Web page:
Lagos, Nigeria, is the largest city in Africa and one of the most populous urban areas in the world. With a burgeoning population of somewhere between 8 million and 21 million people (depending on how you measure it), this massive multicultural conurbation sprawls from the mainland across a collection of islands and peninsulas that forms an expansive lagoon connected to the Gulf of Guinea. Since 2014, when Nigeria overtook South Africa as the continent’s largest economy, Lagos has entered the world stage as a place of global financial significance. Now it is staking its claim to global cultural significance as well.
In 2017, the city hosted the first-ever Lagos Biennial, which ran from October 14 to November 22. Curated by Nigerian artist Folakunle Oshun and titled “Living on the Edge,” it comprised artist talks, seminars, film screenings, and a large art exhibition, all of which, according to the biennial’s website, investigated “the realities of the losers in societies around the world — the unseen majority who are pushed to the brink of their existence; in both political and cultural ramifications.”
The artists who participated in the biennial came from across Africa and around the world. The designer who prepared the main exhibition hall came from Austin, Texas.
Jeanne Schultz, founder and principal of Jeanne Schultz Design Studio, first became involved with Lagos during her final semester at The University of Texas at Austin. While enrolled in an African art history course taught by Moyo Okediji, she met visiting Nigerian artist Jelili Atiku. Atiku put on a performance with the students in which Schultz participated. The process was so moving that she stayed in contact with the artist, eventually working with him on another project that did not come to fruition. That collaboration did, however, bring Schultz into contact with Oshun, who reached out to her in late 2016, when he was putting together the biennial, and asked her to be its design architect.
The biennial took place within the Nigerian Railway Corporation’s compound in Yaba, a neighborhood in Mainland Lagos. The exhibition space itself was in the old running shed, a late-19th-century building originally erected as a place to repair steam engines. Though abandoned and dilapidated, the structure did house some old rolling stock, as well as a few squatting families.
Schultz’s first experience of the running shed was through videoconference. Her Nigerian collaborators gave her tours of the space with their smartphones. Using that data, along with information from online maps and the curators’ input, Schultz, working with a team of UT students — Hannah Ahlblad, Xinmei Li, and Ian Amen — produced a series of drawings. The drawings organize the art by type and establish an order of procession through the framework of the running shed’s colonial-era architecture.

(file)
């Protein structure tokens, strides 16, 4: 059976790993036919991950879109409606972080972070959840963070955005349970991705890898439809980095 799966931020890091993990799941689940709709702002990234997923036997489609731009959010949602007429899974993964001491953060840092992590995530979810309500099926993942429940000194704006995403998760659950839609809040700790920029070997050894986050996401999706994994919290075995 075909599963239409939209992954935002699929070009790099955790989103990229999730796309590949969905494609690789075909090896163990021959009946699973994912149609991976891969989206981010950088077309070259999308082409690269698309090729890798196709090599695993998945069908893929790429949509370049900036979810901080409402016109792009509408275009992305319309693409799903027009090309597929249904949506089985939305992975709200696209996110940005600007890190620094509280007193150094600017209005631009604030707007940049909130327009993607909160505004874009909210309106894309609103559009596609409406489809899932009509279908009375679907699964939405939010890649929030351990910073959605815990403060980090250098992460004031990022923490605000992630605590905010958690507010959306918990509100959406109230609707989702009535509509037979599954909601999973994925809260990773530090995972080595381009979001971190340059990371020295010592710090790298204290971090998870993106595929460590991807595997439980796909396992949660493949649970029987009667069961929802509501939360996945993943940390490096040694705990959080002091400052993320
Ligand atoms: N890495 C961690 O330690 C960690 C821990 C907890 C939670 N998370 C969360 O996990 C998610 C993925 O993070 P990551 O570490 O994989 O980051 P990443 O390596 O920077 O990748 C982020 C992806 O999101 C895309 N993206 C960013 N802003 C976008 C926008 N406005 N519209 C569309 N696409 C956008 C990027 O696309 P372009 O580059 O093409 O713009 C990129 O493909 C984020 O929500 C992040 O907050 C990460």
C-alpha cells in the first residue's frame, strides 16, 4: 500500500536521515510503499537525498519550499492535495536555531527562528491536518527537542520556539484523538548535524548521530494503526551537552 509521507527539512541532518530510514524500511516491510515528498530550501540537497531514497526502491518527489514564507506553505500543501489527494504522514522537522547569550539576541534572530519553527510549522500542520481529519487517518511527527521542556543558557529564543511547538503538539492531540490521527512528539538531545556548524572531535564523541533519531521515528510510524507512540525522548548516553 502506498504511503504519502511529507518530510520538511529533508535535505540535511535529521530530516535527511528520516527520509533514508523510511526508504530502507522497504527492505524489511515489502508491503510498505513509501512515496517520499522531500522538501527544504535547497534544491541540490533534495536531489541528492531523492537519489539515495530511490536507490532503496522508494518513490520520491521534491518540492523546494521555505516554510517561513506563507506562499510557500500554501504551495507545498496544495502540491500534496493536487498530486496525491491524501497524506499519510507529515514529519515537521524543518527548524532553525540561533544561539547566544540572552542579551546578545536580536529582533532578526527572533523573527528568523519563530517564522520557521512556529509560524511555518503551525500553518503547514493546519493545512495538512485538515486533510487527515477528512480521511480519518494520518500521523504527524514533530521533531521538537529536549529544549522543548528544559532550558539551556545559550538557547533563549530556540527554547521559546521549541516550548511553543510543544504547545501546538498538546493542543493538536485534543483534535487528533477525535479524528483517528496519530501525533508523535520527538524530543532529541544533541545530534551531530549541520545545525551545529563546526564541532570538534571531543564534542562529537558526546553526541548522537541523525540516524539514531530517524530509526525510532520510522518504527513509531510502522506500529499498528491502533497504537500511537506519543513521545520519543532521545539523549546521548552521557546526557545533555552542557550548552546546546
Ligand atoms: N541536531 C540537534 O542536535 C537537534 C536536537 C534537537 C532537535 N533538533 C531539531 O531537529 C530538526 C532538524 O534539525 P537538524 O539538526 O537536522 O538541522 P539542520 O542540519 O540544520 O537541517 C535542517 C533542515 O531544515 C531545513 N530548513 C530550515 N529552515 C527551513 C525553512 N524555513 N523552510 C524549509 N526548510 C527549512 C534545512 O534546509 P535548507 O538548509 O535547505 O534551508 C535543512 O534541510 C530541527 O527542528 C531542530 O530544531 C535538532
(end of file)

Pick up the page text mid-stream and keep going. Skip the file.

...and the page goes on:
Schultz and Li also designed an enclosure for artist Lamis Haggag’s installation, “How Do I Look on Paper?” The artwork was composed of a jasmine plant connected to a system of electrical sensors; the enclosure, a deconstructed cube made of wood framing members, polycarbonate panels, and metal brackets.
A week before the opening of the biennial, Schultz flew to Africa to complete the installation with the rest of the curatorial team and the participating artists. While she had experienced the space many times remotely, it did not prepare her for the reality on the ground. “You only have a certain field of vision when you experience things from a screen,” Schultz says. “It’s much different when you see them all together — all the senses at the same time, down to the stench and the animals running around, the dripping water.”
It was the end of the rainy season in Nigeria. Water poured in from holes in the old shed’s roof. But these unaccounted-for challenges became opportunities for the biennial team. Budget and logistical issues (the cost of fuel and the sprawl of Lagos) put the materials chosen for the enclosure of Haggag’s artwork out of reach. So Schultz sourced replacement materials directly from the site: bamboo, plastic sheeting, and nails. A local carpenter, who wore flip flops while he worked, completed the erection. He built his own scaffold out of rotting wood, held 50 or more nails in his mouth, which he spat onto the hammer one at a time, and cut the bamboo with a handsaw.
Improvisations like this typified the approach of the biennial team, who banded together with the visiting artists, local laborers, and an army of volunteers — the whole neighborhood pitched in — to put on a show for the world.
Aaron Seward is editor of Texas Architect.